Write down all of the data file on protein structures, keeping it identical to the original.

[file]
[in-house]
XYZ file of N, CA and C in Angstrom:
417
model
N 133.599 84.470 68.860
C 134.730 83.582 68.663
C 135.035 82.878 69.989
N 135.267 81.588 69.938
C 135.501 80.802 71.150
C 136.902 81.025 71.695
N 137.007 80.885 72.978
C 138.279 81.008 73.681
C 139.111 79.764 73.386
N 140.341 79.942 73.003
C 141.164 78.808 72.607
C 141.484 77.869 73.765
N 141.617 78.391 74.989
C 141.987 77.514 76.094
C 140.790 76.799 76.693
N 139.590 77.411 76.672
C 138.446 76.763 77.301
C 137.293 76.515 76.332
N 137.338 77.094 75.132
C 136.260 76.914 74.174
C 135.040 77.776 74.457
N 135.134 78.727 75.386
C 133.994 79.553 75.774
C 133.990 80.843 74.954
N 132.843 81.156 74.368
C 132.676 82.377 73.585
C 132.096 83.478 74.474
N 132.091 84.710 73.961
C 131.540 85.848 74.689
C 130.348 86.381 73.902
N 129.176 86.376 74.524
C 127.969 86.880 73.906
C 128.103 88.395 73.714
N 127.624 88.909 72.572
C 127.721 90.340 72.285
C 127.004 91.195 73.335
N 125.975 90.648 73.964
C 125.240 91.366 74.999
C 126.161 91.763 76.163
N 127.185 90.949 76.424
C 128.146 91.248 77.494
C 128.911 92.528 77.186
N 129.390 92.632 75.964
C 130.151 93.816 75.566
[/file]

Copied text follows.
[in-house]
XYZ file of N, CA and C in Angstrom:
417
model
N 133.599 84.470 68.860
C 134.730 83.582 68.663
C 135.035 82.878 69.989
N 135.267 81.588 69.938
C 135.501 80.802 71.150
C 136.902 81.025 71.695
N 137.007 80.885 72.978
C 138.279 81.008 73.681
C 139.111 79.764 73.386
N 140.341 79.942 73.003
C 141.164 78.808 72.607
C 141.484 77.869 73.765
N 141.617 78.391 74.989
C 141.987 77.514 76.094
C 140.790 76.799 76.693
N 139.590 77.411 76.672
C 138.446 76.763 77.301
C 137.293 76.515 76.332
N 137.338 77.094 75.132
C 136.260 76.914 74.174
C 135.040 77.776 74.457
N 135.134 78.727 75.386
C 133.994 79.553 75.774
C 133.990 80.843 74.954
N 132.843 81.156 74.368
C 132.676 82.377 73.585
C 132.096 83.478 74.474
N 132.091 84.710 73.961
C 131.540 85.848 74.689
C 130.348 86.381 73.902
N 129.176 86.376 74.524
C 127.969 86.880 73.906
C 128.103 88.395 73.714
N 127.624 88.909 72.572
C 127.721 90.340 72.285
C 127.004 91.195 73.335
N 125.975 90.648 73.964
C 125.240 91.366 74.999
C 126.161 91.763 76.163
N 127.185 90.949 76.424
C 128.146 91.248 77.494
C 128.911 92.528 77.186
N 129.390 92.632 75.964
C 130.151 93.816 75.566